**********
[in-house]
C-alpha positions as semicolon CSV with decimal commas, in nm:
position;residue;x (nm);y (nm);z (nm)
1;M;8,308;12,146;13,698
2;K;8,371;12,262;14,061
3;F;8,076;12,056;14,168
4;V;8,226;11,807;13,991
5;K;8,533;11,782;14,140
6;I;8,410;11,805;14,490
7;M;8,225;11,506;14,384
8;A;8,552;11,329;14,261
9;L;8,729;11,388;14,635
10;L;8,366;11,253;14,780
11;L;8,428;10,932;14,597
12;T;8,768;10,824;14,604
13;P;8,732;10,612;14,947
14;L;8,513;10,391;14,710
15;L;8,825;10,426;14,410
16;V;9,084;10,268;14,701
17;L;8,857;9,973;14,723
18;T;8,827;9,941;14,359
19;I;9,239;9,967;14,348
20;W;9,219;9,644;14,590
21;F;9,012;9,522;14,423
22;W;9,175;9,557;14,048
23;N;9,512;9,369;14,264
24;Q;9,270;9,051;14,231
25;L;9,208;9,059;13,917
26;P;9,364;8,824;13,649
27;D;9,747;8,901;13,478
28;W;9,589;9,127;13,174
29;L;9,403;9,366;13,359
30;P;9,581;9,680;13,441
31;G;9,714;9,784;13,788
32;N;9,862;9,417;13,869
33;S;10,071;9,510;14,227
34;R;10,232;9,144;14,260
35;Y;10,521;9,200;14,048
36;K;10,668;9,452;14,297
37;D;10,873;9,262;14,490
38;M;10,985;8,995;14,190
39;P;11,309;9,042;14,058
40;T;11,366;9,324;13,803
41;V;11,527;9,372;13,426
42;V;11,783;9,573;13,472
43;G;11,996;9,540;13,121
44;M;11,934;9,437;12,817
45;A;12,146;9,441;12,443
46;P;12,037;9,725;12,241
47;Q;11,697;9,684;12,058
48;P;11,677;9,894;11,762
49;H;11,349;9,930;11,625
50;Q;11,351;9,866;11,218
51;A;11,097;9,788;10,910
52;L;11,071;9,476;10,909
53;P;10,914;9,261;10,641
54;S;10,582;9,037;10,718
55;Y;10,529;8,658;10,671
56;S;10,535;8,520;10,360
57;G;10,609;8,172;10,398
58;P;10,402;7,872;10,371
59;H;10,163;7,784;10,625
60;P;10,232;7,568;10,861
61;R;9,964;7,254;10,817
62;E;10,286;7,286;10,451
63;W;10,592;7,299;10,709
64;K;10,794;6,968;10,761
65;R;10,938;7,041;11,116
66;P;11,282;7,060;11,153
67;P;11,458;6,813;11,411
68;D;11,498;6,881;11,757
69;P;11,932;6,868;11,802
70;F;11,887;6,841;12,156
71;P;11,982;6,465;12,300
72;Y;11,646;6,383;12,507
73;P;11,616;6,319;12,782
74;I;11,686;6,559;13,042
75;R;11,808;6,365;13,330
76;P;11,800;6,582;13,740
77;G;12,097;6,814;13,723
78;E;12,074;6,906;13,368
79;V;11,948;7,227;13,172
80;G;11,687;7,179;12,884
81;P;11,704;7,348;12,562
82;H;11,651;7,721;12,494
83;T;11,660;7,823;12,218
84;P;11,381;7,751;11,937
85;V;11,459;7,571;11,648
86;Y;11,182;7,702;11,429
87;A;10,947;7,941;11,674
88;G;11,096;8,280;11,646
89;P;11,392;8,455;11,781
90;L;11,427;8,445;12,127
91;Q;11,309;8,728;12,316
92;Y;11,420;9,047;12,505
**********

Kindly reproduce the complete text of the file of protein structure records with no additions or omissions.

[in-house]
C-alpha positions as semicolon CSV with decimal commas, in nm:
position;residue;x (nm);y (nm);z (nm)
1;M;8,308;12,146;13,698
2;K;8,371;12,262;14,061
3;F;8,076;12,056;14,168
4;V;8,226;11,807;13,991
5;K;8,533;11,782;14,140
6;I;8,410;11,805;14,490
7;M;8,225;11,506;14,384
8;A;8,552;11,329;14,261
9;L;8,729;11,388;14,635
10;L;8,366;11,253;14,780
11;L;8,428;10,932;14,597
12;T;8,768;10,824;14,604
13;P;8,732;10,612;14,947
14;L;8,513;10,391;14,710
15;L;8,825;10,426;14,410
16;V;9,084;10,268;14,701
17;L;8,857;9,973;14,723
18;T;8,827;9,941;14,359
19;I;9,239;9,967;14,348
20;W;9,219;9,644;14,590
21;F;9,012;9,522;14,423
22;W;9,175;9,557;14,048
23;N;9,512;9,369;14,264
24;Q;9,270;9,051;14,231
25;L;9,208;9,059;13,917
26;P;9,364;8,824;13,649
27;D;9,747;8,901;13,478
28;W;9,589;9,127;13,174
29;L;9,403;9,366;13,359
30;P;9,581;9,680;13,441
31;G;9,714;9,784;13,788
32;N;9,862;9,417;13,869
33;S;10,071;9,510;14,227
34;R;10,232;9,144;14,260
35;Y;10,521;9,200;14,048
36;K;10,668;9,452;14,297
37;D;10,873;9,262;14,490
38;M;10,985;8,995;14,190
39;P;11,309;9,042;14,058
40;T;11,366;9,324;13,803
41;V;11,527;9,372;13,426
42;V;11,783;9,573;13,472
43;G;11,996;9,540;13,121
44;M;11,934;9,437;12,817
45;A;12,146;9,441;12,443
46;P;12,037;9,725;12,241
47;Q;11,697;9,684;12,058
48;P;11,677;9,894;11,762
49;H;11,349;9,930;11,625
50;Q;11,351;9,866;11,218
51;A;11,097;9,788;10,910
52;L;11,071;9,476;10,909
53;P;10,914;9,261;10,641
54;S;10,582;9,037;10,718
55;Y;10,529;8,658;10,671
56;S;10,535;8,520;10,360
57;G;10,609;8,172;10,398
58;P;10,402;7,872;10,371
59;H;10,163;7,784;10,625
60;P;10,232;7,568;10,861
61;R;9,964;7,254;10,817
62;E;10,286;7,286;10,451
63;W;10,592;7,299;10,709
64;K;10,794;6,968;10,761
65;R;10,938;7,041;11,116
66;P;11,282;7,060;11,153
67;P;11,458;6,813;11,411
68;D;11,498;6,881;11,757
69;P;11,932;6,868;11,802
70;F;11,887;6,841;12,156
71;P;11,982;6,465;12,300
72;Y;11,646;6,383;12,507
73;P;11,616;6,319;12,782
74;I;11,686;6,559;13,042
75;R;11,808;6,365;13,330
76;P;11,800;6,582;13,740
77;G;12,097;6,814;13,723
78;E;12,074;6,906;13,368
79;V;11,948;7,227;13,172
80;G;11,687;7,179;12,884
81;P;11,704;7,348;12,562
82;H;11,651;7,721;12,494
83;T;11,660;7,823;12,218
84;P;11,381;7,751;11,937
85;V;11,459;7,571;11,648
86;Y;11,182;7,702;11,429
87;A;10,947;7,941;11,674
88;G;11,096;8,280;11,646
89;P;11,392;8,455;11,781
90;L;11,427;8,445;12,127
91;Q;11,309;8,728;12,316
92;Y;11,420;9,047;12,505